IRS Issues Urgent Warning Not To Throw Away Stimulus Check Letter

by Jennifer Shea

Heads up, Outsiders! Keep an eye out for a letter from the Internal Revenue Service (IRS) labeled “Letter 6475.” It could be the key to additional stimulus money.

The letter is going out to roughly 36 million households. And it explains how to file your 2021 tax return so that you get the full amount of stimulus payment to which you are entitled.

The Economic Impact Payment letter will go out in late January. It provides some useful details about the recovery rebate credit that some people are eligible to claim on their 2021 tax returns when they file in 2022. The recovery rebate credit is the difference between the amount of the third stimulus payment you were eligible for and the amount you received.

The IRS said in a statement that most eligible people already received their payments. But Economic Impact Payment letters have info that will help taxpayers file their tax returns accurately.

IRS Letter Explains Economic Impact Payments

The letters concern the third round of Economic Impact Payments. Those went out between March and December of last year. The third round of payments included “plus-up payments,” and they were advance payments from the recovery rebate credit that taxpayers could claim on their 2021 tax returns.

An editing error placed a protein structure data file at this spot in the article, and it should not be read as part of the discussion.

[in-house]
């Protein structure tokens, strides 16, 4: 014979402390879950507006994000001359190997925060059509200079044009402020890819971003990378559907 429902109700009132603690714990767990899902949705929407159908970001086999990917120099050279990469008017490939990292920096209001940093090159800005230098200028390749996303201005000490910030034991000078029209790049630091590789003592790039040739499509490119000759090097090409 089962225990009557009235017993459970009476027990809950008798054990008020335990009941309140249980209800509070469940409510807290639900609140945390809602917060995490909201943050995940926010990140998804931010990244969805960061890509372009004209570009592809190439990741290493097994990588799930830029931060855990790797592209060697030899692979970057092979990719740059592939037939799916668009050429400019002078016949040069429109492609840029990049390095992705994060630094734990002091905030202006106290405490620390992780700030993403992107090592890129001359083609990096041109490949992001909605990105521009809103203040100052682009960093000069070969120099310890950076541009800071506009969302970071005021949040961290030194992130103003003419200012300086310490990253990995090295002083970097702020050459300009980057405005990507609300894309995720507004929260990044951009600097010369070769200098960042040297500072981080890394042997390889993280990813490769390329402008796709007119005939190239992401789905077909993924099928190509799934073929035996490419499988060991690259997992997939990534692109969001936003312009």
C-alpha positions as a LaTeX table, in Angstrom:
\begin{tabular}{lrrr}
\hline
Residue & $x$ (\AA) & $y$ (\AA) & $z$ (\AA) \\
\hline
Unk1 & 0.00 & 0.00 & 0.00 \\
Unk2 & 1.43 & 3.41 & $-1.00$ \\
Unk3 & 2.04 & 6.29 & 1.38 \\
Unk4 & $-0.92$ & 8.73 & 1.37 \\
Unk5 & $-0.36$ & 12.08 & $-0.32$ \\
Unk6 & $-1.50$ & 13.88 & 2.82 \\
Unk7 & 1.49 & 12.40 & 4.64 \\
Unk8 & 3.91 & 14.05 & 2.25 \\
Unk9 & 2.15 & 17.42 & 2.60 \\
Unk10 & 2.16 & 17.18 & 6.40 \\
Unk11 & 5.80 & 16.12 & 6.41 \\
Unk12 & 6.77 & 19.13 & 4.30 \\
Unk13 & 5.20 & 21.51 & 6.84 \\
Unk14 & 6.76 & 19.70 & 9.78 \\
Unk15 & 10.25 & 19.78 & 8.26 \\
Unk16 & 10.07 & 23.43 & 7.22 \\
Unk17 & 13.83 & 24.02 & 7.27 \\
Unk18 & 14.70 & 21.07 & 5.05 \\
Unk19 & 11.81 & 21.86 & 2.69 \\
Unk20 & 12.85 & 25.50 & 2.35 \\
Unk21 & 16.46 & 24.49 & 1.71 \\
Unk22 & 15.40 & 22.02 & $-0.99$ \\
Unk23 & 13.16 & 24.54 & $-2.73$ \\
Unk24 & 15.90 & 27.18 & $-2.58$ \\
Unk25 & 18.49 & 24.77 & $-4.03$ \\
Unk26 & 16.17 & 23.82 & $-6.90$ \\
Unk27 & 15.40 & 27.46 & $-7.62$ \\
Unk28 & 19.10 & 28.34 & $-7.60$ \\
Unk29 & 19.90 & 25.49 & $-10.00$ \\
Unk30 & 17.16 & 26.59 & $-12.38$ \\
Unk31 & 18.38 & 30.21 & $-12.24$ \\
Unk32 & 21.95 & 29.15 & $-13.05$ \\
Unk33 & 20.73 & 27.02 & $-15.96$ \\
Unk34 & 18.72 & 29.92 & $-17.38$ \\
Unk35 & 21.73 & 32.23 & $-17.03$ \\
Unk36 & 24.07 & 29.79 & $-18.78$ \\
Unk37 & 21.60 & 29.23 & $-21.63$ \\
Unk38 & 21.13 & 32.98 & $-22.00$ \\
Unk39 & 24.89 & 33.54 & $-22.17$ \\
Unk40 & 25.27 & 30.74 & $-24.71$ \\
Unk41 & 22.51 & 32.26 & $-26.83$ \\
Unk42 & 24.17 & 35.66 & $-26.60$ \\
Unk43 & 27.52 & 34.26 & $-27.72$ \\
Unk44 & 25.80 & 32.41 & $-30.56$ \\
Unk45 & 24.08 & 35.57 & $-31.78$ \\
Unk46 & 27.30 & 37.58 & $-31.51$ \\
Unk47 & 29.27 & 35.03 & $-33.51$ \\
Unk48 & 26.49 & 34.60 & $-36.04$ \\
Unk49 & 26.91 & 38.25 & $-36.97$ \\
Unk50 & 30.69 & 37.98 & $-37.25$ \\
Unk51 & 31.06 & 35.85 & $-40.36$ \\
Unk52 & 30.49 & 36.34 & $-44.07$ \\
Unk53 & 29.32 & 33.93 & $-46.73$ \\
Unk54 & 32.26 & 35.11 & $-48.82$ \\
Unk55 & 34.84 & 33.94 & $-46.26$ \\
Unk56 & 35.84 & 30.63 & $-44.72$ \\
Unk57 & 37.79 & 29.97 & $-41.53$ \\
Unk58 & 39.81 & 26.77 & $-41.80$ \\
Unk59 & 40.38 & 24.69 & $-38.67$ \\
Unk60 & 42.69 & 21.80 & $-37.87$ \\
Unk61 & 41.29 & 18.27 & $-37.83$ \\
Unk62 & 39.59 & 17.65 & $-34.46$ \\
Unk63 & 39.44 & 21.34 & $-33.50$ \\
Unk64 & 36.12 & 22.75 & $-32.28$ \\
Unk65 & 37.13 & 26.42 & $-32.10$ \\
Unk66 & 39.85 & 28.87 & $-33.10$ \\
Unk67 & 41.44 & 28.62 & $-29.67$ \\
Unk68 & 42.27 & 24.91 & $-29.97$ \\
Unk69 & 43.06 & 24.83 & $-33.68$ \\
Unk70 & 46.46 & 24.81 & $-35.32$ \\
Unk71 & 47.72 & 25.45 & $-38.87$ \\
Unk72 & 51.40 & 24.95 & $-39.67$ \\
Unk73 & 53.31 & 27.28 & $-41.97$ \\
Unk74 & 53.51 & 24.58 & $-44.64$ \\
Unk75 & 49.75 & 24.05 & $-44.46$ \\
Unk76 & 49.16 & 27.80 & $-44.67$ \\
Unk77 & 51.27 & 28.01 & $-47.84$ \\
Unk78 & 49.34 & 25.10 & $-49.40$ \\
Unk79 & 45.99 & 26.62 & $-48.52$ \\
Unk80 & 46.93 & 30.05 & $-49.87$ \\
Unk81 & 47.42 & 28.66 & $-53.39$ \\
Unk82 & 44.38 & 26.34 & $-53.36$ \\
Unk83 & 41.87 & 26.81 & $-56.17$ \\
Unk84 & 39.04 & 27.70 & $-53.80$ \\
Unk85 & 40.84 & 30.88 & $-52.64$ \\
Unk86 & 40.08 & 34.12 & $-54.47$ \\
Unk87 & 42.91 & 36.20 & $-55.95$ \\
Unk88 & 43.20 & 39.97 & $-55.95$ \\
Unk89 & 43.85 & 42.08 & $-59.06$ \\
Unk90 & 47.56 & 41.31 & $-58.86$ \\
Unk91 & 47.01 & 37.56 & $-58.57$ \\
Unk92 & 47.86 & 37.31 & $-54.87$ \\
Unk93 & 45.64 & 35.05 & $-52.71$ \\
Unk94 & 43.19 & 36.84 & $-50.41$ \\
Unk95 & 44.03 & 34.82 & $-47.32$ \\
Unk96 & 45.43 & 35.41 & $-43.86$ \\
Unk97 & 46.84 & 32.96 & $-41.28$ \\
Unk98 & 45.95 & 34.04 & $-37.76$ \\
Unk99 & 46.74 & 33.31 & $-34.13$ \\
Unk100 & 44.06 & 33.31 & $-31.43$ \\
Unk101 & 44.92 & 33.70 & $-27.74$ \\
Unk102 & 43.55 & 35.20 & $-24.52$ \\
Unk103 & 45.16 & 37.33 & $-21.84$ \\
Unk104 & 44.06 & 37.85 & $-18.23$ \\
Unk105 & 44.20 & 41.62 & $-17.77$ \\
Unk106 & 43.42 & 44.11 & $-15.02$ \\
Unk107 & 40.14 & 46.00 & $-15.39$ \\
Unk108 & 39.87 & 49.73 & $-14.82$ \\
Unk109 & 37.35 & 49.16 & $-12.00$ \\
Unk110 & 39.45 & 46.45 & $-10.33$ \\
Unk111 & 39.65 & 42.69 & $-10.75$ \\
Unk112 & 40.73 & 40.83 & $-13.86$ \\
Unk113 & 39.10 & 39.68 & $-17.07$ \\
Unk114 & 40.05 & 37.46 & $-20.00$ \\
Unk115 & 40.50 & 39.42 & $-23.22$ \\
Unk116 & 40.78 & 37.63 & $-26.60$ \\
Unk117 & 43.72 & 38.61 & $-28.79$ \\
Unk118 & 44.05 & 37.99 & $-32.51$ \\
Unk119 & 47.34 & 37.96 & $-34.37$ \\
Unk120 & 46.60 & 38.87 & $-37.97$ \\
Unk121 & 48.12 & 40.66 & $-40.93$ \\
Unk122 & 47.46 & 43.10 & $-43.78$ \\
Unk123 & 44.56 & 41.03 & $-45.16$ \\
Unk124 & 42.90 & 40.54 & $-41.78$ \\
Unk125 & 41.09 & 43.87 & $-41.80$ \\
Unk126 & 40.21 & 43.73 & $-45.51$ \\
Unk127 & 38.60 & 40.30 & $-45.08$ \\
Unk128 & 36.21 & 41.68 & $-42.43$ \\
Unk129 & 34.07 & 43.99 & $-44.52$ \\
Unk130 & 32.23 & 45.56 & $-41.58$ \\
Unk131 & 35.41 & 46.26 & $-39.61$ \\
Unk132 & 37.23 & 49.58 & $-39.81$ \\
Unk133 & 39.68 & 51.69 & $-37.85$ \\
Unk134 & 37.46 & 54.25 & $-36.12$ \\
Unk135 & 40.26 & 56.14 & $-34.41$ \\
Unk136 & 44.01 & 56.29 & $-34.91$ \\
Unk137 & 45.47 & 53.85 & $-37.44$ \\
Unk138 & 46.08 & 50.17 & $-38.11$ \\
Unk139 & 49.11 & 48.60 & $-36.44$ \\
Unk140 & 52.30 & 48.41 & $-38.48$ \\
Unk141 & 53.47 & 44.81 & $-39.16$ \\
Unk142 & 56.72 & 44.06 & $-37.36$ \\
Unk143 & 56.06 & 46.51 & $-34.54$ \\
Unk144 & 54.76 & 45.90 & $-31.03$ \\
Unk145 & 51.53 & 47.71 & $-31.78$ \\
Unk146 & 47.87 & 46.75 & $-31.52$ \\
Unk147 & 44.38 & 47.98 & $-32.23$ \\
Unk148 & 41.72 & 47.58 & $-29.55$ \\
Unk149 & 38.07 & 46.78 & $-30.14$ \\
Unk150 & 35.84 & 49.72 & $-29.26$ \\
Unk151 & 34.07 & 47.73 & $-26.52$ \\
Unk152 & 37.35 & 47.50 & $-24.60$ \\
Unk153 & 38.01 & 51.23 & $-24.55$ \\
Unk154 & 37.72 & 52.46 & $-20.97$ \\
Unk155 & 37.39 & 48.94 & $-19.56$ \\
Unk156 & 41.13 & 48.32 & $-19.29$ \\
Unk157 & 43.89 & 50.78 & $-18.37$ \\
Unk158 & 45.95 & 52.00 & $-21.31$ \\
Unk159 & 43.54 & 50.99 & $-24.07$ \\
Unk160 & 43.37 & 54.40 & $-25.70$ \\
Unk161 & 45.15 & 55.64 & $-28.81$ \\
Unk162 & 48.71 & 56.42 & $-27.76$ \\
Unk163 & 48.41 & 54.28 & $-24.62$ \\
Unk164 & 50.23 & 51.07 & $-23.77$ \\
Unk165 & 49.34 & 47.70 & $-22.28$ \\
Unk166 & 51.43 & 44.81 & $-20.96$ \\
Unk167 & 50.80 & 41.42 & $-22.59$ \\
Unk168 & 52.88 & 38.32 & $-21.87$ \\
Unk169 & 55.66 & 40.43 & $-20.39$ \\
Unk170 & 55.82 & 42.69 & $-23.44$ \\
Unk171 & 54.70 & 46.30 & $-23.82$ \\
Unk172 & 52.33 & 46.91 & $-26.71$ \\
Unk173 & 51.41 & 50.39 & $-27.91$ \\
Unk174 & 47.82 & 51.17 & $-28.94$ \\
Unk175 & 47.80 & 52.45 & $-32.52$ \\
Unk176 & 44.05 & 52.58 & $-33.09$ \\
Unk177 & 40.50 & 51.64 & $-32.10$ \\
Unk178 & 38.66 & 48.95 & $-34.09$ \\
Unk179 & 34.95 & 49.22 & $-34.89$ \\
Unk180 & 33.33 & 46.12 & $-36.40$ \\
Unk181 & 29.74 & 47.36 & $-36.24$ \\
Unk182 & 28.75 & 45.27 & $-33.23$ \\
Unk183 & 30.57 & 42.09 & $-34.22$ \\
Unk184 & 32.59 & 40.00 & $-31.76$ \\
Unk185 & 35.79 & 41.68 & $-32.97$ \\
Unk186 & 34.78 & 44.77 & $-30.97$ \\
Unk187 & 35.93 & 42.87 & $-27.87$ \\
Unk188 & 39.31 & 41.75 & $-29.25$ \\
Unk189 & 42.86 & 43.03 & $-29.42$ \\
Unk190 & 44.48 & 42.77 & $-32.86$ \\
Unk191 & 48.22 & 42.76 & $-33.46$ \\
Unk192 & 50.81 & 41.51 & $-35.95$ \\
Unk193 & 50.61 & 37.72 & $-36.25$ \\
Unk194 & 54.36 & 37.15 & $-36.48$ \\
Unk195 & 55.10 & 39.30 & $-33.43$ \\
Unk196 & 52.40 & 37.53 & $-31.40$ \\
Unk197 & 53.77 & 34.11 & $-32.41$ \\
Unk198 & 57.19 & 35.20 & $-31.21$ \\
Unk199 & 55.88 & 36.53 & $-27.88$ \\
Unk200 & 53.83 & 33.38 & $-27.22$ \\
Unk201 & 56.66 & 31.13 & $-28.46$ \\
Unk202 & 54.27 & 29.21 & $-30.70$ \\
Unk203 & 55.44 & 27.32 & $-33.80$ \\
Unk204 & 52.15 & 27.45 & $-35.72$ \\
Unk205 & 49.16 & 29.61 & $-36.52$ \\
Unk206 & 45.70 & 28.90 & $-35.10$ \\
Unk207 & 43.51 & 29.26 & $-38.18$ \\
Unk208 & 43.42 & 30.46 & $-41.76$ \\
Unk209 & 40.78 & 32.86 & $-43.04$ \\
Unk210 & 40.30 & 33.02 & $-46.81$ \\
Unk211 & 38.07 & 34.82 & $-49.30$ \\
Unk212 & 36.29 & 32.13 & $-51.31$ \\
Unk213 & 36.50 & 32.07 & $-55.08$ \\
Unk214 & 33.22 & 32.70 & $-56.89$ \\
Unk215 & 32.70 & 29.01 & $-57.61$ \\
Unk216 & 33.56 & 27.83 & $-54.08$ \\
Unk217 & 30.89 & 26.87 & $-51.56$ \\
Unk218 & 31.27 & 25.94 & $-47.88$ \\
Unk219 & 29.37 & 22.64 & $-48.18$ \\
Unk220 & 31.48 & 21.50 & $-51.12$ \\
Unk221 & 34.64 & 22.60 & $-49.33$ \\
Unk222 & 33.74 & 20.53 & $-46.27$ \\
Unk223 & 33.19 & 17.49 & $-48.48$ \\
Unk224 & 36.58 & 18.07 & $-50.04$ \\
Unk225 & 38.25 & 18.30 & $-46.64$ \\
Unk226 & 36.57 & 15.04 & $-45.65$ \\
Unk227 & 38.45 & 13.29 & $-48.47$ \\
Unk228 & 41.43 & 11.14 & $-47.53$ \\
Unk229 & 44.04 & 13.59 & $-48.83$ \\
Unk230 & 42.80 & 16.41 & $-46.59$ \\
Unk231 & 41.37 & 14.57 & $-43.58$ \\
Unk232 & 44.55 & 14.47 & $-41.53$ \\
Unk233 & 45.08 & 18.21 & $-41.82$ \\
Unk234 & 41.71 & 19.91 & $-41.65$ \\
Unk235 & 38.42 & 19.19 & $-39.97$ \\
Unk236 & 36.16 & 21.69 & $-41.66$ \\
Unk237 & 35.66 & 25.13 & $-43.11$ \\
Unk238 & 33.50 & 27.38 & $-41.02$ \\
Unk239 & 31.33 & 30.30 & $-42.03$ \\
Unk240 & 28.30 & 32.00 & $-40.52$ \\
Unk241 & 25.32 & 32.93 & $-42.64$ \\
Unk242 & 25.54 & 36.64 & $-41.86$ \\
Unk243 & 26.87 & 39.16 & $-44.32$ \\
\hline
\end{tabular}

The “plus-up payments” from the IRS went out to two groups of people. The first was people who got a third Economic Impact Payment due to their 2019 tax return, or due to information from the Social Security Administration, the Railroad Retirement Board or Veterans Affairs. The second was people whose 2020 tax return entitled them to a larger payment.

If you feel you are missing a stimulus payment, check That should help you gauge your eligibility for a recovery rebate credit for either 2020 or 2021. Even if you don’t normally need to file a tax return, you may be eligible for more stimulus money.

Internal Revenue Service Workforce Is Slowly Shrinking

Meanwhile, if Letter 6475 and the prospect of additional stimulus isn’t reason enough for you to file your tax return, the IRS’s enforcement mechanism should be.

The IRS’s workforce has been shrinking over the past two decades. And partially as a result, it has been forced to outsource tax collection to private collection agencies, Forbes reports.

In 1995, the IRS had a workforce of 113,643. By 2010, that was down to 94,711. At the close of 2019, the IRS had 74,369 employees.

That decline in staffing levels may have been what moved Congress to include in the Fixing America’s Surface Transportation (FAST) Act of 2015 a provision requiring the IRS to use private collection agencies to collect taxes. Now, if you fail to pay your tax in full when you file your tax return, you get a bill from the IRS that kicks off the collection process. People who fail to pay taxes voluntarily face consequences ranging from tax liens to lost refunds.

So, tempting as it may be to toss that jargon-filled letter from Uncle Sam, hold onto it. And don’t forget to file your tax return this year.